BUSINESS & FINANCIAL: NAIC Working Group's Model Investment Practices Act Objected To By 3 Major Trade Associations.

BOSTON, Mass. -- A working group of the National Association of Insurance Commissioners, which is attempting to develop a nationwide model act to regulate the investment practices of insurers, was urged here September 19, to moderate its approach.

Stephen W. Broadie. vice president - tax and finance for the Alliance of American Insurers, told the Model Investment Law Working Group that the draft, which was released for public comment on September 3, "goes overboard in restricting investment discretion and may keep some companies from earning investment income they need."

A similar position was taken by M. Staser Holcomb, chief financial officer for USAA, that the model, as drafted, would severely impose unduly strict and rigid limitations on insurer investment options and harm customers because insurers would have to increase rates to compensate for lower investment returns.

The American Insurance Association, in testimony delivered by Phillip Schwartz, vice president -financial reporting and associate general counsel, said the model act draft would stifle successful investment practices.

The working group session was part of the NAIC's Fall Northeastern Zone Meeting. (Insurance Advocate reported other actions at the meeting in its September 25 issue -ed.).

Broadie told the working group that the insurance industry needs reasonable investment flexibility in order to earn returns that help keep insurance affordable. He said, "a primary goal of any regulatory initiative must be to promote insurer solvency, but if this draft were to be enacted it would more likely promote insolvency."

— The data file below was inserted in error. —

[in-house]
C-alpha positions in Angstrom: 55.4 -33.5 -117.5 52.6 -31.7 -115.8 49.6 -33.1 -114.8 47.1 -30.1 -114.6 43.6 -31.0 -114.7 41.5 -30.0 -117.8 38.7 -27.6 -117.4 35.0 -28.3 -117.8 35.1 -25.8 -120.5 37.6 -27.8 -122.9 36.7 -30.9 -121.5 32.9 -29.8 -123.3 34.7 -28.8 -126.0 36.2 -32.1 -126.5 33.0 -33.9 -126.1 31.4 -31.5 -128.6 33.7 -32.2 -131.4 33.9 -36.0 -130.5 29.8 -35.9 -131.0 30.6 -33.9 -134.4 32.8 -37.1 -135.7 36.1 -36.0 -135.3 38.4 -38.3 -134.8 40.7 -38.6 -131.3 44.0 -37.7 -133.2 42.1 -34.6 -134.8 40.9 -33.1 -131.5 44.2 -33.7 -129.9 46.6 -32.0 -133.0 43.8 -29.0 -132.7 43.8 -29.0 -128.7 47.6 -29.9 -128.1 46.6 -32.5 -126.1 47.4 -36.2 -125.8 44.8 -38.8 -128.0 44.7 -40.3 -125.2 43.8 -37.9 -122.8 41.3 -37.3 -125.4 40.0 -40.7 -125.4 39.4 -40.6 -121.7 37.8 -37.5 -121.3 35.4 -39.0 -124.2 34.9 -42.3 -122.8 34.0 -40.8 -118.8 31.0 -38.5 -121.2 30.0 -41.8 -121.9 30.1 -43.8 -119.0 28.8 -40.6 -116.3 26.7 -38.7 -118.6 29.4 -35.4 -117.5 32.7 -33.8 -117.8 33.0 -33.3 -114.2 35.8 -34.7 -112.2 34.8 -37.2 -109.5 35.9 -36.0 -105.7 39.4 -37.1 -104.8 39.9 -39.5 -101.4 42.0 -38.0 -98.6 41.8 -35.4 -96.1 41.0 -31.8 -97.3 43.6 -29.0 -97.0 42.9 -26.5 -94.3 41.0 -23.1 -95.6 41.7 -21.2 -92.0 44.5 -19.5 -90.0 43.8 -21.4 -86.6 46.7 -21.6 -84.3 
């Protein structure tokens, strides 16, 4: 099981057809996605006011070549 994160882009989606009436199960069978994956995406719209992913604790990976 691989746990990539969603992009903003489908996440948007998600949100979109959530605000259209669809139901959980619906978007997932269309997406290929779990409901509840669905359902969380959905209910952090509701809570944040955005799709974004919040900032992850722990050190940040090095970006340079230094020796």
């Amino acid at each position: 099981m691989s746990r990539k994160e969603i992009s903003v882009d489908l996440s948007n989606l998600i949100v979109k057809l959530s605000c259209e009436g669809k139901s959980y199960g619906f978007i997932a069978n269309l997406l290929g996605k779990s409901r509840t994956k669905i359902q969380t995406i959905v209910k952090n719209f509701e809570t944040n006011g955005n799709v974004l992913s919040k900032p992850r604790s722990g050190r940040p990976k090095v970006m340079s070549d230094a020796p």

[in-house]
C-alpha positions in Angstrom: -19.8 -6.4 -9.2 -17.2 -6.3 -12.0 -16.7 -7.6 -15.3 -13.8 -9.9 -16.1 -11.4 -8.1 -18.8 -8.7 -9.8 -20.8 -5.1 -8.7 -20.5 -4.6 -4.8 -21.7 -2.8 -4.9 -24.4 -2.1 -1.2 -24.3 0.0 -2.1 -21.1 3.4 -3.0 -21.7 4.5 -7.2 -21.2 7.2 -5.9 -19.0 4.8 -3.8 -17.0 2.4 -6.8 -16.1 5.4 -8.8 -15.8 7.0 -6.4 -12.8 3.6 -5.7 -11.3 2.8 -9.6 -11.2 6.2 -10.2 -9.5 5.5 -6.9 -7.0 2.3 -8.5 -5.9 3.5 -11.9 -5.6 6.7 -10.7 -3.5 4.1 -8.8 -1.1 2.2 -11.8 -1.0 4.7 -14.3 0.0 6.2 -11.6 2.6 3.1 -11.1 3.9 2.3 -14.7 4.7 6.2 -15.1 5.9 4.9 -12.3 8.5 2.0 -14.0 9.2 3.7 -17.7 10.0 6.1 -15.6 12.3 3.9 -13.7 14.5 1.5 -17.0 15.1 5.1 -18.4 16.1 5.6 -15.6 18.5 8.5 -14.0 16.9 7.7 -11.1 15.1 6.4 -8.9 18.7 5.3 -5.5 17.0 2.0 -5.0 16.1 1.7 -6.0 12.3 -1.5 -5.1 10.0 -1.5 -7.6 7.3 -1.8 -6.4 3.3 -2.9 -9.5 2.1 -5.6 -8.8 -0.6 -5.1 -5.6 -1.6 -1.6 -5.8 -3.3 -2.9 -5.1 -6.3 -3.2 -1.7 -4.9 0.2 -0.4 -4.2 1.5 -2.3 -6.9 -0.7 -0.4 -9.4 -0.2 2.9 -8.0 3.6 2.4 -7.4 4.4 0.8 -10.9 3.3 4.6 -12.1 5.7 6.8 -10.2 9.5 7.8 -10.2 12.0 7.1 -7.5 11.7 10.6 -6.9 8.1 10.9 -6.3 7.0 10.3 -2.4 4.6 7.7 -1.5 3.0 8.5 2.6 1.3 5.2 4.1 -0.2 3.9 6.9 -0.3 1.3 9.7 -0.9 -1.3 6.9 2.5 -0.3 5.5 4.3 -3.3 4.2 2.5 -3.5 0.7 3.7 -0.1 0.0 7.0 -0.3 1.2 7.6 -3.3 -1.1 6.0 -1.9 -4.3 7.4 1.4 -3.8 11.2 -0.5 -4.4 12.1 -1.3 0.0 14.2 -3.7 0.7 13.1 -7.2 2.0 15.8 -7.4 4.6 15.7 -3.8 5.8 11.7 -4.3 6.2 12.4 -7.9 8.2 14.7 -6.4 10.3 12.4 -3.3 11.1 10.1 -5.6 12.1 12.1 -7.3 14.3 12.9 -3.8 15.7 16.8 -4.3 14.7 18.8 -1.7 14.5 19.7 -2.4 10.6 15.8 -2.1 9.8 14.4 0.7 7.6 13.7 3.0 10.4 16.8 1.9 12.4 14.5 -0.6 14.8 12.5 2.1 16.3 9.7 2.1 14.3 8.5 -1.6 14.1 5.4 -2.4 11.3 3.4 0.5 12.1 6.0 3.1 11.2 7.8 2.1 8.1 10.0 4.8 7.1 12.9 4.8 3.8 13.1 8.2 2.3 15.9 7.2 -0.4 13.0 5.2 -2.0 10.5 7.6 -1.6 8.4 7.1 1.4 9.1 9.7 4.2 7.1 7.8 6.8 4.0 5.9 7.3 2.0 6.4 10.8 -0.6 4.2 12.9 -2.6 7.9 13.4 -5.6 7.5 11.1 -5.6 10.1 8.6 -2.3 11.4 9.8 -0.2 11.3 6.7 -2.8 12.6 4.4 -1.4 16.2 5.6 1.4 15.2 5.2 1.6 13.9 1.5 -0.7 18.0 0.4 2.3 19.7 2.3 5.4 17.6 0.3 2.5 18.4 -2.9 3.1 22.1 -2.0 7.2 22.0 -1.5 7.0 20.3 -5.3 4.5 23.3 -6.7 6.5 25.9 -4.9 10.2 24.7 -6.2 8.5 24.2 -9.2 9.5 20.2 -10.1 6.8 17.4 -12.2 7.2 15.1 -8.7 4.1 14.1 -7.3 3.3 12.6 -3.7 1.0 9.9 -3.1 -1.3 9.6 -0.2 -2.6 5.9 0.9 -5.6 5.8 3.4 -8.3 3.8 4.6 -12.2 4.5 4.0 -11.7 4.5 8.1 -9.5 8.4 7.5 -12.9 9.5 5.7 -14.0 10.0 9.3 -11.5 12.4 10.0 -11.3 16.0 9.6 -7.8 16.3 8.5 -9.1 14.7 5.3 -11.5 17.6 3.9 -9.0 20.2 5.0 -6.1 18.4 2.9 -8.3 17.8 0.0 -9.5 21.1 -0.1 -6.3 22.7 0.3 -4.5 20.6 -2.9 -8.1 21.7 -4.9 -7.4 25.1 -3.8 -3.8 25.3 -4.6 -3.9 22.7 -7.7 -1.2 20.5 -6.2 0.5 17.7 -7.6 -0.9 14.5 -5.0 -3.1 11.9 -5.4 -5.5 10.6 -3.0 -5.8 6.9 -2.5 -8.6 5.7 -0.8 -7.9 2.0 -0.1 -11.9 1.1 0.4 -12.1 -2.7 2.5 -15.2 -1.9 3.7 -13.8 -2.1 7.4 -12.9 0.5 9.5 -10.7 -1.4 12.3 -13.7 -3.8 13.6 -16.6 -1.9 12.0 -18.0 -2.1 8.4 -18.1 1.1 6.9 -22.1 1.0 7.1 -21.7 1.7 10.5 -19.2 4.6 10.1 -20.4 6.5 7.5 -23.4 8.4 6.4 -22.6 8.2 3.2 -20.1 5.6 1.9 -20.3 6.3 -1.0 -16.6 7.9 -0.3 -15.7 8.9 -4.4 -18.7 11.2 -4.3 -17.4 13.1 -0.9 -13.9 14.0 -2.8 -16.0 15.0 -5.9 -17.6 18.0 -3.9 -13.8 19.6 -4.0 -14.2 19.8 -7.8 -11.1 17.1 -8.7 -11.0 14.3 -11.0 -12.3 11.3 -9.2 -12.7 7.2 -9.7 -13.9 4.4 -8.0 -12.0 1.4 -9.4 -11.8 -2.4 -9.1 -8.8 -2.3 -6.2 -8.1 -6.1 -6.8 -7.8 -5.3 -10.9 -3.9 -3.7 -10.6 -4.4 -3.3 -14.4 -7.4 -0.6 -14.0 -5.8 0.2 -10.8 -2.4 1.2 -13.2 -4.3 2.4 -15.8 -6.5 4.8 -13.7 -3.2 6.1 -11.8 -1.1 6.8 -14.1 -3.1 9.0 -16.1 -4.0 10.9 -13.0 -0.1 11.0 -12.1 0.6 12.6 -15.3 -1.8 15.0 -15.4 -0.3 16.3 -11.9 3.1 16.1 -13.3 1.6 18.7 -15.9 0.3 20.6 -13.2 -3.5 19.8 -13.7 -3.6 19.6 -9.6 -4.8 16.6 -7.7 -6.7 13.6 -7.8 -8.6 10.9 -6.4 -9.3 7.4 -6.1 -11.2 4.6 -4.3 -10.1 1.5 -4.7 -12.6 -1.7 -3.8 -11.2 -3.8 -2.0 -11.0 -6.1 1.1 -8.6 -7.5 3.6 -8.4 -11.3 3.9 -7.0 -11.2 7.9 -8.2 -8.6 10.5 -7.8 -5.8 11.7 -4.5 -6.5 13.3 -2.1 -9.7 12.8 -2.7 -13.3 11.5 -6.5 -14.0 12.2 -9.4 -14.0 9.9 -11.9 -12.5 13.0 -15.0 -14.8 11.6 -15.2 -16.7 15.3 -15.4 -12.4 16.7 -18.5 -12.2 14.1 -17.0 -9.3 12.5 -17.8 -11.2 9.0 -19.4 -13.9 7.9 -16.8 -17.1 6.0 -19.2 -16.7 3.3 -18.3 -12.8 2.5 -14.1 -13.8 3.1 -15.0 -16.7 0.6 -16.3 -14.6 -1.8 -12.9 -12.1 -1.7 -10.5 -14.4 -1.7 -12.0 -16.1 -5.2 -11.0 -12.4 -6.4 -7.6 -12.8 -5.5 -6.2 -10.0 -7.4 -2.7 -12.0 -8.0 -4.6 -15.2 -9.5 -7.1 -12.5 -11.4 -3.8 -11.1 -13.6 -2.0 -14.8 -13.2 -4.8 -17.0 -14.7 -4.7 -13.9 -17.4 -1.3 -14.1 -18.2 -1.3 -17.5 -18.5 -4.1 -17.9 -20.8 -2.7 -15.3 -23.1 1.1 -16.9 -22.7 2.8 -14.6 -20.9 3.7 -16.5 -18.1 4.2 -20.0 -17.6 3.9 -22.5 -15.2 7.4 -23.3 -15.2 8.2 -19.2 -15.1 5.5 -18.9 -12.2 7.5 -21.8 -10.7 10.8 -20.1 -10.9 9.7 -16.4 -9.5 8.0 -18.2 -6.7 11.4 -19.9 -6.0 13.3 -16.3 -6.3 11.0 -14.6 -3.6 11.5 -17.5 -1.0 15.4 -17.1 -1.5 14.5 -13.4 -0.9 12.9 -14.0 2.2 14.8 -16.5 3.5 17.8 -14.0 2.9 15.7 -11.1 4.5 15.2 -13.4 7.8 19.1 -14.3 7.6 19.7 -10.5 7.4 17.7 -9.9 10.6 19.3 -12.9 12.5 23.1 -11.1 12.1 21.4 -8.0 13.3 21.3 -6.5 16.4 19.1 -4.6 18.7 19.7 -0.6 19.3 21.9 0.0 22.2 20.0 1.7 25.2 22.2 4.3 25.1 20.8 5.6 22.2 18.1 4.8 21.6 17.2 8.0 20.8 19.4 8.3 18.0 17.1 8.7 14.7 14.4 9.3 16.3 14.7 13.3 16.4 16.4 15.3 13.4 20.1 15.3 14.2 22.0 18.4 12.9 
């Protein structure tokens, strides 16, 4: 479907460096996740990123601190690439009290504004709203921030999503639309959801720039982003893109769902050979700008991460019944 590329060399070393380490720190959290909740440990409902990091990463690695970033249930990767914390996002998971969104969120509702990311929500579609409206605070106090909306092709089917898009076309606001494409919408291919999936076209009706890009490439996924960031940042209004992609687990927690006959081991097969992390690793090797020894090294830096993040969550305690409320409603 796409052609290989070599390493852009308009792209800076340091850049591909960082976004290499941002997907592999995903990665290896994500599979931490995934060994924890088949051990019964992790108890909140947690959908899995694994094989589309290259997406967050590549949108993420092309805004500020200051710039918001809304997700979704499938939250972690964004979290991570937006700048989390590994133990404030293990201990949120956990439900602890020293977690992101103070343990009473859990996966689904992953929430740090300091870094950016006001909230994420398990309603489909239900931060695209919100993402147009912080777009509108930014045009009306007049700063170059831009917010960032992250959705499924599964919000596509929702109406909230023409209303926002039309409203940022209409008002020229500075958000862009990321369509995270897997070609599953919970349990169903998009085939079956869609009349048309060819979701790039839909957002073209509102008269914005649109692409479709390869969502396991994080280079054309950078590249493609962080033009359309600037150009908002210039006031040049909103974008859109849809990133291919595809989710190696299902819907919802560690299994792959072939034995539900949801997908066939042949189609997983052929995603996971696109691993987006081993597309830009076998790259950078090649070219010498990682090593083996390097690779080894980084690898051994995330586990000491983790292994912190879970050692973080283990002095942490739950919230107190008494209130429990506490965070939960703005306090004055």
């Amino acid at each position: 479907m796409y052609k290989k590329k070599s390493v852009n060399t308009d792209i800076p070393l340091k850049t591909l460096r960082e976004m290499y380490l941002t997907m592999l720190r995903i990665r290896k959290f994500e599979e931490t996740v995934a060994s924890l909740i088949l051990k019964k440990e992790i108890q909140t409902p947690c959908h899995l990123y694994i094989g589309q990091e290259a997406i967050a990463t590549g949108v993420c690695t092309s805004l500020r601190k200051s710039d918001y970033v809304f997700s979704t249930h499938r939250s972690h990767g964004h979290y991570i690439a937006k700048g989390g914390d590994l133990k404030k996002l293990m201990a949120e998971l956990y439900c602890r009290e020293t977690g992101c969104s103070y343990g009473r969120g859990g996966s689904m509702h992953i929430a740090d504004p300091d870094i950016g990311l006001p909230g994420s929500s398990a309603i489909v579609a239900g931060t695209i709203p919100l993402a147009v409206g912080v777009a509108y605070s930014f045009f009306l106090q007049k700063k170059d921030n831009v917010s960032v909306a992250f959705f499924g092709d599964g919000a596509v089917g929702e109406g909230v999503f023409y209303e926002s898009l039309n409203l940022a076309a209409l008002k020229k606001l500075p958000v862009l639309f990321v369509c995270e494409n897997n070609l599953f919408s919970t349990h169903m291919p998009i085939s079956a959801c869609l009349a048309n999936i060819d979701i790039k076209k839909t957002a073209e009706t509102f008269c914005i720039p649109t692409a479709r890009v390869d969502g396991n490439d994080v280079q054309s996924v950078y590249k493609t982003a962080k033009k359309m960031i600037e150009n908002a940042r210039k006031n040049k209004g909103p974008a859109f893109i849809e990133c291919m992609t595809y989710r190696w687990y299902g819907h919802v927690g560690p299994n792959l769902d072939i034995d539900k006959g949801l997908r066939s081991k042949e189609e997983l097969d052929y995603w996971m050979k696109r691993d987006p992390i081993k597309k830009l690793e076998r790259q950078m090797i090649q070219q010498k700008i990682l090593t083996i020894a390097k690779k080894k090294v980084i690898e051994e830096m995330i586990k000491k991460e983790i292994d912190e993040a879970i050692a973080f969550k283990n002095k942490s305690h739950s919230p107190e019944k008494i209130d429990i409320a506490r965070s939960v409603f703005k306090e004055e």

Among specific objections to the working group draft, Broadie cited a requirement that would force property/casualty insurers to maintain a rigid level of asset liquidity as an "entirely unjustified limitation of investment flexibility." He said the proposal would make asset-liability matching more difficult for many companies and pointed out that even highly-liquid common stock investments would not meet the liquidity test under the working group proposal.

Broadie also said that the new draft attempts to prescribe the corporate structure of insurers by limiting insurer holdings in insurance subsidiaries to 25 percent of admitted assets.

"This amounts to mandating the corporate structure of insurance groups, something we believe is beyond the jurisdiction of this Working Group," Broadie said. "It also unreasonably restricts the ability of mutual companies to...

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